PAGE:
Low-Cost Peptide Kills Bacteria and Breaks Up Plaque



Overall healthcare has relied on protein drugs such as insulin, which are derived from biological sources, for decades. Yet dental medicine has not employed them as much due to their high costs and invasive delivery mechanisms. The University of Pennsylvania School of Dental Medicine, however, has developed a new approach for delivering protein drugs to treat and prevent oral diseases including caries.

Using plants to produce antimicrobial peptides, the researchers rapidly killed the bacteria that causes caries and thwarted their ability to form biofilms on a tooth-like surface with a single topical treatment. The peptides were even more effective when combined with an enzyme that degrades the matrix surrounding and protecting the bacteria residing inside of biofilms.

Additionally, periodontal and gingival cells could take up these peptides, which are produced cost-effectively in plants. This delivery method then could be useful in treating diseases that affect gum tissue, perhaps by promoting wound healing or bone regeneration, the researchers said. It’s also a low-cost platform compared to current biopharmaceutical production, they added, while potentially leading to affordable therapies that simultaneously attack plaque and promote gum health.

“What makes this approach so exciting is not only the science but, because the production costs are so low, the feasibility of getting the therapy to the population who truly needs yet can’t afford it,” said Hyun (Michel) Koo, DDS, MS, PhD, co-corresponding author of the study and professor with the department of orthodontics and divisions of pediatric dentistry and community oral health at Penn Dental Medicine.

Previous research has identified antimicrobial peptides that kill the bacteria that causes caries, but these agents are expensive to make and have had limited success at killing the bacteria protected by the extracellular matrix. Also, other research has investigated the enzymes that can break down the biofilm matrix, with limited success at preventing dental caries by themselves.

The Penn researchers combined the antimicrobial peptides with the matrix-degrading enzyme. To address the potentially prohibitive cost of antimicrobial peptide production, the researchers turned to a plant-based protein drug production platform developed by Henry Daniell, PhD, co-corresponding author of the study, director of translational research, and professor at Penn Dental Medicine’s department of biochemistry.

The process entails bombarding a plant leaf with gold particles coated in a cloned gene to reprogram the chloroplasts to synthesize the associated protein. In this case, the researchers coaxed plants to produce a pair of different antimicrobial peptides, retrocyclin and protegrin. Both have complex secondary structures, making them expensive to produce by traditional means.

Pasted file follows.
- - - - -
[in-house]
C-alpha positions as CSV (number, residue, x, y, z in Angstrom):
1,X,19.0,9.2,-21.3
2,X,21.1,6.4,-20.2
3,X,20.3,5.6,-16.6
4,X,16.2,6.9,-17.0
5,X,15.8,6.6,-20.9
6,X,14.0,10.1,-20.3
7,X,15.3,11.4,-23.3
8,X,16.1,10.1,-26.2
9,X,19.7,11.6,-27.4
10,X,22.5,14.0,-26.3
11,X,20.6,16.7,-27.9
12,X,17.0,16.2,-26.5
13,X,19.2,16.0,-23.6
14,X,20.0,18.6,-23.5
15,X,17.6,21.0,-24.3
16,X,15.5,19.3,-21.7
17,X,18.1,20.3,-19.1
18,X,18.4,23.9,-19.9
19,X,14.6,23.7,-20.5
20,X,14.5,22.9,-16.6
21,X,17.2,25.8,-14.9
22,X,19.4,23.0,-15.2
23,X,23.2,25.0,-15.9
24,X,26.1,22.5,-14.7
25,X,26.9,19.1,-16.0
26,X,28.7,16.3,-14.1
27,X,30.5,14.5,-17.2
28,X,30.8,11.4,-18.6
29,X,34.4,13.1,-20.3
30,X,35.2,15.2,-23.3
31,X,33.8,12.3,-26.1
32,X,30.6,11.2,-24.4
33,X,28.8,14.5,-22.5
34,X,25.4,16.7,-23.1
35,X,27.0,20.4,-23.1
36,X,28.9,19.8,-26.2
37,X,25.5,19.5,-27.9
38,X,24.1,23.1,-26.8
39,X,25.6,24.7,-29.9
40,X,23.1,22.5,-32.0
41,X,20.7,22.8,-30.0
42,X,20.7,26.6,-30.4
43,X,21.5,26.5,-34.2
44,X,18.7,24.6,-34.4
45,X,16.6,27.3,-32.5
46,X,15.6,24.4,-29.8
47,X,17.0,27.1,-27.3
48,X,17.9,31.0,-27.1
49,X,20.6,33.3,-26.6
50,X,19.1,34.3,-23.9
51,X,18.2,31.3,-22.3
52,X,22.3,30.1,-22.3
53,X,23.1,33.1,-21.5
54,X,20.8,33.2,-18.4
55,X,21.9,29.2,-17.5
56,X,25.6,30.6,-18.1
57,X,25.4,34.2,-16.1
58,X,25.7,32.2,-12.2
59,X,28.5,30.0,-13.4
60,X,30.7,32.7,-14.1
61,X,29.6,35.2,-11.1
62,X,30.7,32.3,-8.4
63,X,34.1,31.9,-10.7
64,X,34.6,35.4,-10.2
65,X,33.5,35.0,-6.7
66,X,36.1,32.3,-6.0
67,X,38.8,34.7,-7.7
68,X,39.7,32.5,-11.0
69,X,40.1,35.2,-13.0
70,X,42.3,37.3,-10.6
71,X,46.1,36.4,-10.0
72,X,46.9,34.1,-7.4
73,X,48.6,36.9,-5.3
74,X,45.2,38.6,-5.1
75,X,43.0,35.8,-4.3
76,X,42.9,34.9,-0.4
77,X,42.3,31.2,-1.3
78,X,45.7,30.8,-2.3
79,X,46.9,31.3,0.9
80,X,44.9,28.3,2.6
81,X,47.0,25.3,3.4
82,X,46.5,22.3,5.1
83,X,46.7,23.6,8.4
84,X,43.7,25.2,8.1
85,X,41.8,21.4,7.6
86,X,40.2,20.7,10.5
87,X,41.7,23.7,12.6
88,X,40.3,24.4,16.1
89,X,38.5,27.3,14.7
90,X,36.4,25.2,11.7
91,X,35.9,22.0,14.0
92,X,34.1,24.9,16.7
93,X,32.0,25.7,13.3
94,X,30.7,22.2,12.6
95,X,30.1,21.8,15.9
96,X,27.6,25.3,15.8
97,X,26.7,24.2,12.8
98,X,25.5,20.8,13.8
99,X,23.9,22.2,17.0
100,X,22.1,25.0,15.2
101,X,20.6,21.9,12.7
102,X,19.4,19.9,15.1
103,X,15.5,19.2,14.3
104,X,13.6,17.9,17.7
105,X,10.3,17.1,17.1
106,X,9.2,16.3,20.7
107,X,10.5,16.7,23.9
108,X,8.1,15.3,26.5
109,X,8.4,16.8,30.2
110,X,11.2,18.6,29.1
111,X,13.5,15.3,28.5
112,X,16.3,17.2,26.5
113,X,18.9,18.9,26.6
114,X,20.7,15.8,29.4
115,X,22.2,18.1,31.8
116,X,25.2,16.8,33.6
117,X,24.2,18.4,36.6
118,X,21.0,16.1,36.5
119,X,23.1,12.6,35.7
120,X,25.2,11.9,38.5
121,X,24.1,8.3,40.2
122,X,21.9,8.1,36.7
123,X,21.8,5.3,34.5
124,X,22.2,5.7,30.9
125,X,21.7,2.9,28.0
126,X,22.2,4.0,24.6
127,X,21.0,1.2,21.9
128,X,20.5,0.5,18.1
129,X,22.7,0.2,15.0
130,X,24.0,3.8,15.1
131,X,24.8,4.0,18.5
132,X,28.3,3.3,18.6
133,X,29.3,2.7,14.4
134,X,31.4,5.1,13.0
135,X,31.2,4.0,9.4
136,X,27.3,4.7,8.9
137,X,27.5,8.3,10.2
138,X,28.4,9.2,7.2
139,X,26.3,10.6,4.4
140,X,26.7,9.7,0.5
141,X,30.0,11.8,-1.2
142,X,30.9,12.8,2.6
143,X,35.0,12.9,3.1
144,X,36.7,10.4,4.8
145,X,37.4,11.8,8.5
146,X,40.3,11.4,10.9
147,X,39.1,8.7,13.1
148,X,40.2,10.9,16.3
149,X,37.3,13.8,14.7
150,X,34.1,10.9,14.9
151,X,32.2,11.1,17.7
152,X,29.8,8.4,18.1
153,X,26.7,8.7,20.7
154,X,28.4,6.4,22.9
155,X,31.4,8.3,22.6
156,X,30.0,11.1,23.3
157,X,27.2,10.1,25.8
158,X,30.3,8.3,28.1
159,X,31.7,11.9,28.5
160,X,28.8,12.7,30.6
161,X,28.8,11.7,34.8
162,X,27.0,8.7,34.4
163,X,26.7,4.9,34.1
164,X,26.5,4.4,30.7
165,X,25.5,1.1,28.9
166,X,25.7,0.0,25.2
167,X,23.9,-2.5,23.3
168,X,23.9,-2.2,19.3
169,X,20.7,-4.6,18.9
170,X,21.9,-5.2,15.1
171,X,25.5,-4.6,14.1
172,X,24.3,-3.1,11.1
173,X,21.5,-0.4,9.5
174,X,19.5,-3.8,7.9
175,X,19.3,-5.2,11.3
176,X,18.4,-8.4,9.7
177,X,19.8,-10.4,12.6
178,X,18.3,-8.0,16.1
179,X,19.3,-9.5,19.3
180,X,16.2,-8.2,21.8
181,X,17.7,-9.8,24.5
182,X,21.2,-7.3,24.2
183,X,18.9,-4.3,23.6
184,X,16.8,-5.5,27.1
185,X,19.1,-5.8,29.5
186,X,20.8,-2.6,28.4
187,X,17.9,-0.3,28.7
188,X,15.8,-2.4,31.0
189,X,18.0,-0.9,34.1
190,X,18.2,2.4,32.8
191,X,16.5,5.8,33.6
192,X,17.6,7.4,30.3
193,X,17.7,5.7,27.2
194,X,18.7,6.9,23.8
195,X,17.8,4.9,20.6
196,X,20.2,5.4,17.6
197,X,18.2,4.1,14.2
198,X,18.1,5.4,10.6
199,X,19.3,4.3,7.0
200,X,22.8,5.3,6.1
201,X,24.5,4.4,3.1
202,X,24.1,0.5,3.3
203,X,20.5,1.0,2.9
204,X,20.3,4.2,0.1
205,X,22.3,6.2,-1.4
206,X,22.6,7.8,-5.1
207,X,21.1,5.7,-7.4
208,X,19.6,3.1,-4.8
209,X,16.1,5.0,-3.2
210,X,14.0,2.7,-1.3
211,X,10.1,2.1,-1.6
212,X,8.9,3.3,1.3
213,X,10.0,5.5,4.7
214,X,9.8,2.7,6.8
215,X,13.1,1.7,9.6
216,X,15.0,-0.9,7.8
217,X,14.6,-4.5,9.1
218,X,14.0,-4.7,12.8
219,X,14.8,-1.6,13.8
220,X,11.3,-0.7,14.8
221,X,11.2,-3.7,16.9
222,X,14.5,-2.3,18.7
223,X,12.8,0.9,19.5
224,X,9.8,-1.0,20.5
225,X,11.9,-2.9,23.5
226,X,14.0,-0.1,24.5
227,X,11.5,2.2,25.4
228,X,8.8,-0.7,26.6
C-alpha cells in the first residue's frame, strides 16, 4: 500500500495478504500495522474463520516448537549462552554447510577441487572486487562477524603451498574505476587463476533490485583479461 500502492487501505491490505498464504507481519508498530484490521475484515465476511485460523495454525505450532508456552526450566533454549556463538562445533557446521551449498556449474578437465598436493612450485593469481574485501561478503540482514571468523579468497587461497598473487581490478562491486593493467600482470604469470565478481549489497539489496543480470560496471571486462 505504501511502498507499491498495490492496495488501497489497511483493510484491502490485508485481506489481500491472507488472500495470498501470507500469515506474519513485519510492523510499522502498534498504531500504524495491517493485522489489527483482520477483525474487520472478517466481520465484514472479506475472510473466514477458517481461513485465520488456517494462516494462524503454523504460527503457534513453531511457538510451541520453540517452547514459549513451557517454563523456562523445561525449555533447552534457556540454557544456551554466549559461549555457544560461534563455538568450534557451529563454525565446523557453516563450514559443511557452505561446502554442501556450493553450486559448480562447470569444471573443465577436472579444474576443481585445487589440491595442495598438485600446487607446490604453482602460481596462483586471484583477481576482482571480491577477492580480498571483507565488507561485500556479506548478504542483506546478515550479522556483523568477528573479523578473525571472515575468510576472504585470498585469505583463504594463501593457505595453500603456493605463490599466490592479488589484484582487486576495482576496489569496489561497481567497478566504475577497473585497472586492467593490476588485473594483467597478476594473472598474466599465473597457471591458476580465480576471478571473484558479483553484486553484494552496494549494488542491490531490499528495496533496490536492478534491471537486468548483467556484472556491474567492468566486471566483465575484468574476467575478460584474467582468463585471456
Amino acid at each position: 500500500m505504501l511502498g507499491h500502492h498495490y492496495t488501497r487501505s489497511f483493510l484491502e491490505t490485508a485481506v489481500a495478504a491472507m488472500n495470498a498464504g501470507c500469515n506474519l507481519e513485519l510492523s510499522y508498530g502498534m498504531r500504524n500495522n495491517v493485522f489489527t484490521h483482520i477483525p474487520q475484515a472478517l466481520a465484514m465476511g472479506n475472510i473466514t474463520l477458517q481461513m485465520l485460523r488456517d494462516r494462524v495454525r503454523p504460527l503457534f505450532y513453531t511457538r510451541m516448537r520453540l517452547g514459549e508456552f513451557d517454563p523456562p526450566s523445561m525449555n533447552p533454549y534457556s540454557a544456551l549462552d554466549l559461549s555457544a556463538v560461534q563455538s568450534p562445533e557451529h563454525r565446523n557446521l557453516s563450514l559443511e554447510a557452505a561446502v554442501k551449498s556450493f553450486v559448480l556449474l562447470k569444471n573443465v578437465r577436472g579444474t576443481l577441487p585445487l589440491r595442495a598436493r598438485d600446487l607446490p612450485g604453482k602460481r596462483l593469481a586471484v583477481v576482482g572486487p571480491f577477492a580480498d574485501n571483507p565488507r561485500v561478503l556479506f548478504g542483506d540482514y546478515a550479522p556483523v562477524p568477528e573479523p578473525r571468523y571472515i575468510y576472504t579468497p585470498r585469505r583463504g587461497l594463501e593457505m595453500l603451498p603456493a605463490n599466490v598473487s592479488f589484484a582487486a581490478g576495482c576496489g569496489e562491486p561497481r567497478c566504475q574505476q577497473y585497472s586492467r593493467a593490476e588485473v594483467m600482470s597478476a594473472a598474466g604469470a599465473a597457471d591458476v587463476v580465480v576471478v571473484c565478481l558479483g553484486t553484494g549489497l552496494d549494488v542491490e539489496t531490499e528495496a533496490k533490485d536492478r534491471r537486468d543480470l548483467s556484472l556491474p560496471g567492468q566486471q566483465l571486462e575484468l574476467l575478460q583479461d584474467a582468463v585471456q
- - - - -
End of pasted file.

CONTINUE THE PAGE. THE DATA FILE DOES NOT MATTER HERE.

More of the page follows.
However, the researchers found they could literally grow these peptides in Daniell’s greenhouse and faithfully replicate their unique secondary structures in the plant’s leaves. Next, they tested whether the plant-made agents could prevent the creation of a biofilm.

The researchers exposed a saliva-coated tooth-like surface to the plant-made protegrin for 30 minutes. Then, they exposed the surface to Streptococcus mutans cells along with sugar and found that it significantly impaired the ability of the bacterium to form a biofilm compared to an untreated surface.

To see if the antimicrobials could act preventively and therapeutically, the researchers exposed a preformed biofilm on the tooth-mimicking surface to either protegrin alone or a combination of protegrin and a matrix-degrading enzyme. The enzyme alone had no effect on the biofilm. And while the antimicrobial alone killed some bacteria, the combination degraded 60% of the matrix and killed even more bacteria.

“A single topical treatment was capable of disrupting the biofilm,” said Koo. “Its effectiveness was comparable to chlorexhidine, which is considered the gold standard for oral antimicrobial therapy.”

Daniell also has been investigating molecular tags to route protein drugs to human cells to treat several diseases. For example, growth hormones and similar drugs could be delivered to gum tissues for wound healing or bone regeneration, enhancing oral health. The recent study confirmed that human cells could take up the plant-made antimicrobial peptides in the oral cavity.

“This was unexpected,” Daniell said. “The antimicrobials didn’t harm any of the human cells in gum tissues but had an unusual ability to go across the cell membranes of periodontal and gingival cells. This opens up a completely new field for drug delivery with a topical agent.”

By collaborating with Johnson & Johnson Consumer Inc, the researchers will continue optimizing their antimicrobial-enzyme production system. For example, chewing gum could be laced with antimicrobial peptides that could be slowly released as one chews. Or, peptides may be grown in betel leaf, which is commonly chewed in some Asian cultures.

The study, “Topical Delivery of Low-Cost Protein Drug Candidates Made in Chloroplasts for Biofilm Disruption and Uptake by Oral Epithelial Cells,” was published by Biomaterials.

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